We have spent many happy hours and days in Syria. We grieve for our Syrian friends, for those living in Homs and Hama, and all those seeking freedom from tyranny.

February 16, 2012 Posted by | Bureaucracy, ExPat Life, Free Speech, Interconnected, Leadership, Living Conditions, Political Issues | | Leave a comment

Wooo HOOOOO! Official Zain Kuwait Flashmob – ูู„ุงุด ู…ูˆุจ ุฒูŠู† ุงู„ูƒูˆูŠุช

I LOVE this! Thank you, Hayfa! I love it that it is real Kuwaiti’s; I can’t tell the song, but I think it is one of the National Day songs (National Day and Liberation Day are coming up, February 25 / 26) and oh, what a wonderful, fun way to celebrate.

I especially love the security guard ๐Ÿ™‚

Everyone is having such a great time!

February 16, 2012 Posted by | Adventure, Arts & Handicrafts, Beauty, Community, Cross Cultural, ExPat Life, Kuwait, Living Conditions | 2 Comments

Colorado Student Quits Choir Over Song about Allah

Those who do not know that there is only one God often think Allah is not the same God we worship. Those who do not know the history of Islam do not understand that all our traditions stem from Abraham, and that Islam springs from Hajar, mother of Ishmael. They do not know that the prayers start with “There is no God but Allah” and I am willing to bet that linguistically, Jahweh and Allah are related, too.

The good news is, too, that this is not an official school activity, and the student has the freedom to sing – or not to sing. My bet is that the student is missing out on an interesting opportunity to sing some very different music.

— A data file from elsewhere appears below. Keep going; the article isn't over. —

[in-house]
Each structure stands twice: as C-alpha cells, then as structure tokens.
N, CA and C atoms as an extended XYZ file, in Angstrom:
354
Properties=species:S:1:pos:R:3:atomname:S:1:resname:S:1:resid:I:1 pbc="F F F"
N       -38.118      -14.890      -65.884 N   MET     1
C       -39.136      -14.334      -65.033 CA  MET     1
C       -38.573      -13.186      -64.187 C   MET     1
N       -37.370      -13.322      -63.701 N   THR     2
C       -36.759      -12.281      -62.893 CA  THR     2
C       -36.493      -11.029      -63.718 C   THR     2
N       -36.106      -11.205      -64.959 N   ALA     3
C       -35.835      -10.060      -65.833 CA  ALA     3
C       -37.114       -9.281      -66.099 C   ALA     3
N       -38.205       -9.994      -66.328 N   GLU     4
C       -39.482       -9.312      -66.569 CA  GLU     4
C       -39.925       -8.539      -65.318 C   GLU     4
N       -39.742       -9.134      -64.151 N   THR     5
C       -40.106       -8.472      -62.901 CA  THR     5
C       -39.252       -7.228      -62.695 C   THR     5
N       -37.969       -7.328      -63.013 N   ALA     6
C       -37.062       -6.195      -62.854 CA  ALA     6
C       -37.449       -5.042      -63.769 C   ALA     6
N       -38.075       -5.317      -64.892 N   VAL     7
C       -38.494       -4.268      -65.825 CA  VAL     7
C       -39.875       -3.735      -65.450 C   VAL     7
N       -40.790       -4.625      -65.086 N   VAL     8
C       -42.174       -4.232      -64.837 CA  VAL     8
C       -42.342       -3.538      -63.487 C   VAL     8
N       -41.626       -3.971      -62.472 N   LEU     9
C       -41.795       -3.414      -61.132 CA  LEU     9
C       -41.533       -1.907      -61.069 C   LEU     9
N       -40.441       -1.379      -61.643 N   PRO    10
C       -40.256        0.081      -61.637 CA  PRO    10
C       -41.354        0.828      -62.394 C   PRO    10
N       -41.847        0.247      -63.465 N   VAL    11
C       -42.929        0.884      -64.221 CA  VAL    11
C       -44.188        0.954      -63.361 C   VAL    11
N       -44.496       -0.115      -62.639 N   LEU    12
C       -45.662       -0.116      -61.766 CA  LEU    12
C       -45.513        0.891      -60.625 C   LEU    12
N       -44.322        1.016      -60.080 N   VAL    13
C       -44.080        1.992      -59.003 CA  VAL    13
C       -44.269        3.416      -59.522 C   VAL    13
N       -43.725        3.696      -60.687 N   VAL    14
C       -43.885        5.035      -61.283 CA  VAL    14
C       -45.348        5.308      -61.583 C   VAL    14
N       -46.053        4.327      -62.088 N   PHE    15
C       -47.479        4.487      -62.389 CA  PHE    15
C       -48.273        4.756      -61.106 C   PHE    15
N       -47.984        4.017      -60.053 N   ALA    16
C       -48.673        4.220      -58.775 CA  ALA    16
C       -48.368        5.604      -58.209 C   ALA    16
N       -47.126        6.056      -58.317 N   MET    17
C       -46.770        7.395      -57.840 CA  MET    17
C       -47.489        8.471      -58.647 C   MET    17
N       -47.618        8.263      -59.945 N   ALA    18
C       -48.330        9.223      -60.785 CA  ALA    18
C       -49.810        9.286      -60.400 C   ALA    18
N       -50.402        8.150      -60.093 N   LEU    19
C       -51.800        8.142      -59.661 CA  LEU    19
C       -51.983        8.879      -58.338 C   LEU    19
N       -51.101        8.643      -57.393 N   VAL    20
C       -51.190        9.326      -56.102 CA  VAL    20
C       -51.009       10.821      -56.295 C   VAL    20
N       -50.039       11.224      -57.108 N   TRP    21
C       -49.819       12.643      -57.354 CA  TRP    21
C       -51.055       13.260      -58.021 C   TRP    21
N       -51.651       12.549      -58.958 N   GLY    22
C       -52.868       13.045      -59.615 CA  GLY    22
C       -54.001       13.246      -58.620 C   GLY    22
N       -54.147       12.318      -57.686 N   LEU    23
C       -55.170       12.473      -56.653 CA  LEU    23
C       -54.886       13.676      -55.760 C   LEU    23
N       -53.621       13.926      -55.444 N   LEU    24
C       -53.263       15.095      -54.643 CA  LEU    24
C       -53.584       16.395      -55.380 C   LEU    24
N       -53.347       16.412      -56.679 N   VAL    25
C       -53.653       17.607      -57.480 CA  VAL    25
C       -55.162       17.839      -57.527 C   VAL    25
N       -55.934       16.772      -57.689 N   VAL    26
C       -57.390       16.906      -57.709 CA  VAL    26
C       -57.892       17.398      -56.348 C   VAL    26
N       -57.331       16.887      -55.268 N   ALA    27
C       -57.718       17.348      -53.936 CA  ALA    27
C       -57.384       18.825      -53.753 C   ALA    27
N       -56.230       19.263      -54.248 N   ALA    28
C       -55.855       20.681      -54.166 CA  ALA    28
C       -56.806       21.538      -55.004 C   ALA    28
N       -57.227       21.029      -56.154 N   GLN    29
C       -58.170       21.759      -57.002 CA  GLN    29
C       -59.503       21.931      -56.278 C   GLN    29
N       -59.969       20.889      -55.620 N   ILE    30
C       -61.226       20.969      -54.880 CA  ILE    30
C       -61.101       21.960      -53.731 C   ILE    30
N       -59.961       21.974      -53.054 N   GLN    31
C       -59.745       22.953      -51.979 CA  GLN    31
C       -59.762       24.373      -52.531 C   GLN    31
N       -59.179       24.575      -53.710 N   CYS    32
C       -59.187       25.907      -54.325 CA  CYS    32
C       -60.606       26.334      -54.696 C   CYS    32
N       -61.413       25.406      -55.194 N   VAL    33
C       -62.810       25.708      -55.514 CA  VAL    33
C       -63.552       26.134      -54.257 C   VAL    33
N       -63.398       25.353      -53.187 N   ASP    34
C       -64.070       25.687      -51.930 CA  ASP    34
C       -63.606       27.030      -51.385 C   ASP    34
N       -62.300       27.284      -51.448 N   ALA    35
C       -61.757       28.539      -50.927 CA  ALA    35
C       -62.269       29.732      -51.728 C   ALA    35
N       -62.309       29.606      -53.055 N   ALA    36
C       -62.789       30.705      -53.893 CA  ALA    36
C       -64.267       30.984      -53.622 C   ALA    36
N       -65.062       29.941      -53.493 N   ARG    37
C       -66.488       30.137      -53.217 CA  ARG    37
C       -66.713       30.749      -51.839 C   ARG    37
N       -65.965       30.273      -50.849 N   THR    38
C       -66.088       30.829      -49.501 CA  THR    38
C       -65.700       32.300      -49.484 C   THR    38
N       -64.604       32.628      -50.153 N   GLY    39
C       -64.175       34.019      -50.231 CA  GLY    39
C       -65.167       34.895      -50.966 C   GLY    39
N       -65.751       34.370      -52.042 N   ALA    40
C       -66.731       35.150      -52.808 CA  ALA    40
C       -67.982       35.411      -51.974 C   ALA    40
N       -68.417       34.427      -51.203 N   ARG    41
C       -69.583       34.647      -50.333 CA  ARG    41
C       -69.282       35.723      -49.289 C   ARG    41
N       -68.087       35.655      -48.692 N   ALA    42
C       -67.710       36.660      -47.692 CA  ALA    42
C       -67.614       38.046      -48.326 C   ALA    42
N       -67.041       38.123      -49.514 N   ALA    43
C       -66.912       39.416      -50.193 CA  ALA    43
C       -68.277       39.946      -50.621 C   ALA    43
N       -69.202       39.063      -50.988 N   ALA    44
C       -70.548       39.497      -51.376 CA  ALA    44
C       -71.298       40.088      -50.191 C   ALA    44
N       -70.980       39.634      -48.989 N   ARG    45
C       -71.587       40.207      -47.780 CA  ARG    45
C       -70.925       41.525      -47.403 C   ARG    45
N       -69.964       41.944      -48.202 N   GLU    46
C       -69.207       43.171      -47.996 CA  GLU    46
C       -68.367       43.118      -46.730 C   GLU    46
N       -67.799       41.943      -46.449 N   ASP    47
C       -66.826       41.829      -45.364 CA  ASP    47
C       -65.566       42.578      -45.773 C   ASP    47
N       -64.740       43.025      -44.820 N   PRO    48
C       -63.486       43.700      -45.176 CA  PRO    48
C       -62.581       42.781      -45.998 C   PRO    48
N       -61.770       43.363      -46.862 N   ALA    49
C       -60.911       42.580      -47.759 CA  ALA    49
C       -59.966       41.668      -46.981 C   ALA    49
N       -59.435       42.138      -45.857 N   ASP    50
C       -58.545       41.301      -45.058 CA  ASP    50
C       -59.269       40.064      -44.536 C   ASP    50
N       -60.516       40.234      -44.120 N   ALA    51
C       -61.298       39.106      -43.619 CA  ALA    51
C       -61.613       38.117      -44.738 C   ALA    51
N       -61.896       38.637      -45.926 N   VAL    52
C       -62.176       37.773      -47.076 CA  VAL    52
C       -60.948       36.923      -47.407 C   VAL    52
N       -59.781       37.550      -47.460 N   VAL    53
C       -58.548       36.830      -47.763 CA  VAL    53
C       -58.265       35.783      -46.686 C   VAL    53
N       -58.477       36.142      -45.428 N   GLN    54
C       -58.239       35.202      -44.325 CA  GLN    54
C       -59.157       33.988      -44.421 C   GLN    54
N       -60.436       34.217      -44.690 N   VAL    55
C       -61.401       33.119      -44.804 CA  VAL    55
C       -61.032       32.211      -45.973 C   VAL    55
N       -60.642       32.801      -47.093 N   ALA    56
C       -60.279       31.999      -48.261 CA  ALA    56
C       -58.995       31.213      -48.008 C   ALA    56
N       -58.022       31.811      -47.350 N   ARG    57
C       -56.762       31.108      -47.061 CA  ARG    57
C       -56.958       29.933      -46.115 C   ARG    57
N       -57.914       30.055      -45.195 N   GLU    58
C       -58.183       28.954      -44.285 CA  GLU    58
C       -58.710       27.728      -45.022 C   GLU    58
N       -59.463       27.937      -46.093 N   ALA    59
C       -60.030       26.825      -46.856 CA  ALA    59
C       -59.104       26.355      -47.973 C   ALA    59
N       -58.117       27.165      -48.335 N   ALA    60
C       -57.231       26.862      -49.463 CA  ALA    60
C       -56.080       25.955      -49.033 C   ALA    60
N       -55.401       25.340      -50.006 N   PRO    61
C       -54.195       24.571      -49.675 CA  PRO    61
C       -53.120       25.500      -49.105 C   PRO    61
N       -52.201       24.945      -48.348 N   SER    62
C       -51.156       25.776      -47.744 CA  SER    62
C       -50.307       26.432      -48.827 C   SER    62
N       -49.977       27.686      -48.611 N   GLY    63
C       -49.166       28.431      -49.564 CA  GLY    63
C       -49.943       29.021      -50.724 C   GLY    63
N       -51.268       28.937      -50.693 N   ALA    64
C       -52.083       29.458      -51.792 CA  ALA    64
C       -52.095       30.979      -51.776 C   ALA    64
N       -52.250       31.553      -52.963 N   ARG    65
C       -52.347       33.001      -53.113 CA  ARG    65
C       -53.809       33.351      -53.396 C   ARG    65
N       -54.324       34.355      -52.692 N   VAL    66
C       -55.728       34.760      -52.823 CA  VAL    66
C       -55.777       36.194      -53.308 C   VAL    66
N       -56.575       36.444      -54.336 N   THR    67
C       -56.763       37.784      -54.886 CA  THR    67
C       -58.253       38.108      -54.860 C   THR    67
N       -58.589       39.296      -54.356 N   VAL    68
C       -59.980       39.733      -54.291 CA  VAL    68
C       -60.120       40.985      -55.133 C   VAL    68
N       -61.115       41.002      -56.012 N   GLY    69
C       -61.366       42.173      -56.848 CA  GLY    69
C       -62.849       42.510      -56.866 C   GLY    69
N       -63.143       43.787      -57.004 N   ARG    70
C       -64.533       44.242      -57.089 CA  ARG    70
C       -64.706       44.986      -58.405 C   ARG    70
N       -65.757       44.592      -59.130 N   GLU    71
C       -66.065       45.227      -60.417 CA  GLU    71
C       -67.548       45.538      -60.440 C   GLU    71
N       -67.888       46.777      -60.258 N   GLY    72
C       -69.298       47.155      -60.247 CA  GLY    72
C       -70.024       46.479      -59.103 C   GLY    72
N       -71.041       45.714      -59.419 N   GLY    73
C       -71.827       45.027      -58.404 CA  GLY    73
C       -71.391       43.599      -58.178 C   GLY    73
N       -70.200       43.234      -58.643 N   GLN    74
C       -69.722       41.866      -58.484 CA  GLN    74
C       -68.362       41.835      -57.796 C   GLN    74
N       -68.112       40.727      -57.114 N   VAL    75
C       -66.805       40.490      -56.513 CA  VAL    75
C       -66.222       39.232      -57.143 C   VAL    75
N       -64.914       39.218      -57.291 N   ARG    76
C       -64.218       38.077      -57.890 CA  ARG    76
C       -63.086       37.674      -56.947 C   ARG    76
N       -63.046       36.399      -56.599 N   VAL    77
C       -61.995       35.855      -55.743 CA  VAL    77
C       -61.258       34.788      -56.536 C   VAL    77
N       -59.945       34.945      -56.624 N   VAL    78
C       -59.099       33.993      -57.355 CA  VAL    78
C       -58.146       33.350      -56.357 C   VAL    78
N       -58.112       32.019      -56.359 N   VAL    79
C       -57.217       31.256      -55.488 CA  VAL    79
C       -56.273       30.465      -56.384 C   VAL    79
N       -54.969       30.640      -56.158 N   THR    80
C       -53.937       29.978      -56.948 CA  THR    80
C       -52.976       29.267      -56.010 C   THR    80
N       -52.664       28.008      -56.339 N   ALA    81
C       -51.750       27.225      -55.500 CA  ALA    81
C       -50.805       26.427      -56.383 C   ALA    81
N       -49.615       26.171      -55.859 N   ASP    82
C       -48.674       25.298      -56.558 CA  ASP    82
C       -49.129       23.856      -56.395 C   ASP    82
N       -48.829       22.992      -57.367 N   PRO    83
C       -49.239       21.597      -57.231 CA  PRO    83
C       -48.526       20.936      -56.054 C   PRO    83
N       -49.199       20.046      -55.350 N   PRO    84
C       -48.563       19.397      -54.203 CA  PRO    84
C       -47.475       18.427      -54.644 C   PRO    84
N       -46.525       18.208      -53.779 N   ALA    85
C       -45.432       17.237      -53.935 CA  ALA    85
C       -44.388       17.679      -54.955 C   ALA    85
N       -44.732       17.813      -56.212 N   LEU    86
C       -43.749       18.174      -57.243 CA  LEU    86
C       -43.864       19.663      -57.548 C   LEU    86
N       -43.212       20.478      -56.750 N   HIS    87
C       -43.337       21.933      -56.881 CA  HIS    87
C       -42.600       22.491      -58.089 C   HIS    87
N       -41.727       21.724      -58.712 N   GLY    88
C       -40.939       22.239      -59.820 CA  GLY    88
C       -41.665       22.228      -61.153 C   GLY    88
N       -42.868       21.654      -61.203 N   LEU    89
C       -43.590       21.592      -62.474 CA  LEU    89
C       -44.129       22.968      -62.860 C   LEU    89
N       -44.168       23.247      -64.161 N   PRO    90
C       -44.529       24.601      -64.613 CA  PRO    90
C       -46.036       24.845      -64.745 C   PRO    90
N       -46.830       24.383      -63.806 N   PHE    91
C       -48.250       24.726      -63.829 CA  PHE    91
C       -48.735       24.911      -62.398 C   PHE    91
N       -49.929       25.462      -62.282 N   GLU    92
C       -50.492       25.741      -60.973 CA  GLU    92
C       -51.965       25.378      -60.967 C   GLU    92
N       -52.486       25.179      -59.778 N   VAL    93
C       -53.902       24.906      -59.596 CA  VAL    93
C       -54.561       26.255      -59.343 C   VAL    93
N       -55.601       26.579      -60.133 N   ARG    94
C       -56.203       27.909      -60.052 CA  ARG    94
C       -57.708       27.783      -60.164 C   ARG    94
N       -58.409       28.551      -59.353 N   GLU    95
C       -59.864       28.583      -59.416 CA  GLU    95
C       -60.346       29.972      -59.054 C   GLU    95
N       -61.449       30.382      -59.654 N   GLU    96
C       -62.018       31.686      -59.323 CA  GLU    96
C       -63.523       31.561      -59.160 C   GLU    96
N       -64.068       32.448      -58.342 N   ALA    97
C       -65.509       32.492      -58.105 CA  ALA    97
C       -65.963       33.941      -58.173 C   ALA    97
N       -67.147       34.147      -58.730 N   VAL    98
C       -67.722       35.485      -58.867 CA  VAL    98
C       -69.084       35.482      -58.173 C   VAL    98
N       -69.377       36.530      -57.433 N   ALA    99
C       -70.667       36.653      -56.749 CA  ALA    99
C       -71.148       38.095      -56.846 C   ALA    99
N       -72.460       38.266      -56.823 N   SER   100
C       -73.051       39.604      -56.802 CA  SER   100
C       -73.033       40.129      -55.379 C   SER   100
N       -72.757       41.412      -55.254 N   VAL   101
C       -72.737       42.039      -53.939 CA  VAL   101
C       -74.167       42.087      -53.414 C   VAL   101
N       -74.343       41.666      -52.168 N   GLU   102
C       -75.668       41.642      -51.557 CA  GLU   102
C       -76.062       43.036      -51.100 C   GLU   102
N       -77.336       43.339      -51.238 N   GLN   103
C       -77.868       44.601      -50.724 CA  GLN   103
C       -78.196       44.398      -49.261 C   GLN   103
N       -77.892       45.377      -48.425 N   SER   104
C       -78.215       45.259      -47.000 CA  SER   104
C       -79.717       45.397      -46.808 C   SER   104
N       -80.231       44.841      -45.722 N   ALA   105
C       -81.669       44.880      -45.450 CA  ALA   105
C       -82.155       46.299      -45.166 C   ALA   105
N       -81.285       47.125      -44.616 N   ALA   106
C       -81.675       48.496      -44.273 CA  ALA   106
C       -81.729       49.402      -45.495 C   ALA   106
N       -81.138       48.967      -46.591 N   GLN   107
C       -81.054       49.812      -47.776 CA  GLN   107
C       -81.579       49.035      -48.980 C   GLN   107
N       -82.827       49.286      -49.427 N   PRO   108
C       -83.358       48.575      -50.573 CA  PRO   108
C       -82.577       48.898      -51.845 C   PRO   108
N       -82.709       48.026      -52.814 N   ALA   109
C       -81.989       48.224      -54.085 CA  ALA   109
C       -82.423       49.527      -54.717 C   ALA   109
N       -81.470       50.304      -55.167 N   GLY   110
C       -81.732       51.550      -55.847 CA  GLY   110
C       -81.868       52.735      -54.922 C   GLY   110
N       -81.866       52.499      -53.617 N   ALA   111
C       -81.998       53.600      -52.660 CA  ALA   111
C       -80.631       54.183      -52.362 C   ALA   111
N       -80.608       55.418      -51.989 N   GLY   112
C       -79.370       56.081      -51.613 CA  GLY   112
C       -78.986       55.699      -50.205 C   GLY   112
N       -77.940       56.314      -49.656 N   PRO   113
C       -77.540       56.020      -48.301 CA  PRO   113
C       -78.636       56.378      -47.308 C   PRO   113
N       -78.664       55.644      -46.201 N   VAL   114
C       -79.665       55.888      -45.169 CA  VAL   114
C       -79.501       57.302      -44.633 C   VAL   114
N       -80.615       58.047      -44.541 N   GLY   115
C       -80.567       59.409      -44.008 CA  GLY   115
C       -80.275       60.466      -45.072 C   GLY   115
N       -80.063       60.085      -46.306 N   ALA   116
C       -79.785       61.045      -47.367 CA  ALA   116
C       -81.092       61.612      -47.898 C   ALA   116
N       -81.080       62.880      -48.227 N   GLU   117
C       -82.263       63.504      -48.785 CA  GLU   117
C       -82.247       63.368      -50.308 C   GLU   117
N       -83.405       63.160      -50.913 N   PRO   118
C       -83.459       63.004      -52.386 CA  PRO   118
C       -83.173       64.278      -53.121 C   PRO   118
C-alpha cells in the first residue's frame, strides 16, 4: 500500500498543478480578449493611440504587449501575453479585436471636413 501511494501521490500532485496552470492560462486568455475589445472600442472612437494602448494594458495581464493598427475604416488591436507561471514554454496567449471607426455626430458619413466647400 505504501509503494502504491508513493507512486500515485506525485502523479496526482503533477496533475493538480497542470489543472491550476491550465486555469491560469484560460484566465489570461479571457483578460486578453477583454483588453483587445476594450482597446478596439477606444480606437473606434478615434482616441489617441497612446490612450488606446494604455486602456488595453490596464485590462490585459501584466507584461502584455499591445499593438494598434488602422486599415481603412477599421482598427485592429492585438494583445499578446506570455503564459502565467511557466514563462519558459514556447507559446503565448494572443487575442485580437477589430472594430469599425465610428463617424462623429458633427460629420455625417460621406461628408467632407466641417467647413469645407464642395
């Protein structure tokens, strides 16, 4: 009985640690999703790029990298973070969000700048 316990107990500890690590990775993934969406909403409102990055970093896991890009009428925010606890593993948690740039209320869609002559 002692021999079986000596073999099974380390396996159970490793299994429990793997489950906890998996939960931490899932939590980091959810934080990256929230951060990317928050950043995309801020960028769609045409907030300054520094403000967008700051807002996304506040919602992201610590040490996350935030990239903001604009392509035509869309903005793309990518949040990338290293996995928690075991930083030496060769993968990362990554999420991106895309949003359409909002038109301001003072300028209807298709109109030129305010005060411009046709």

A Colorado high school student says he quit the school choir after an Islamic song containing the lyric “there is no truth except Allah” made it into the repertoire.
James Harper, a senior at Grand Junction High School in Grand Junction, put his objection to singing “Zikr,” a song written by Indian composer A.R. Rahman, in an email to Mesa County School District 51 officials. When the school stood by choir director Marcia Wieland’s selection, Harper said, he quit.

“I donโ€™t want to come across as a bigot or a racist, but I really donโ€™t feel it is appropriate for students in a public high school to be singing an Islamic worship song,โ€ Harper told KREX-TV. “This is worshipping another God, and even worshipping another prophet … I think there would be a lot of outrage if we made a Muslim choir say Jesus Christ is the only truth.”

But district spokesman Jeff Kirtland defended the decision to include the song.
“Choral music is often devoted to religious themes. … This is not a case where the school is endorsing or promoting any particular religion or other non-educational agenda. The song was chosen because its rhythms and other qualities would provide an opportunity to exhibit the musical talent and skills of the group in competition, not because of its religious message or lyrics,” Kirtland told in an email while noting that the choir “is a voluntary, after-school activity.”

“Students are not required to participate, and receive no academic credit for doing so,” he said.

At an upcoming concert, the choir is scheduled to sing an Irish folk song and an Christian song titled “Prayer of the Children,” in addition to the song by Rahman.
“The teacher consulted with students and asked each of them to review an online performance of the selection with their parents before making the decision to perform the piece,” Kirtland said, and members who object to the religious content of musical selections aren’t required to sing them.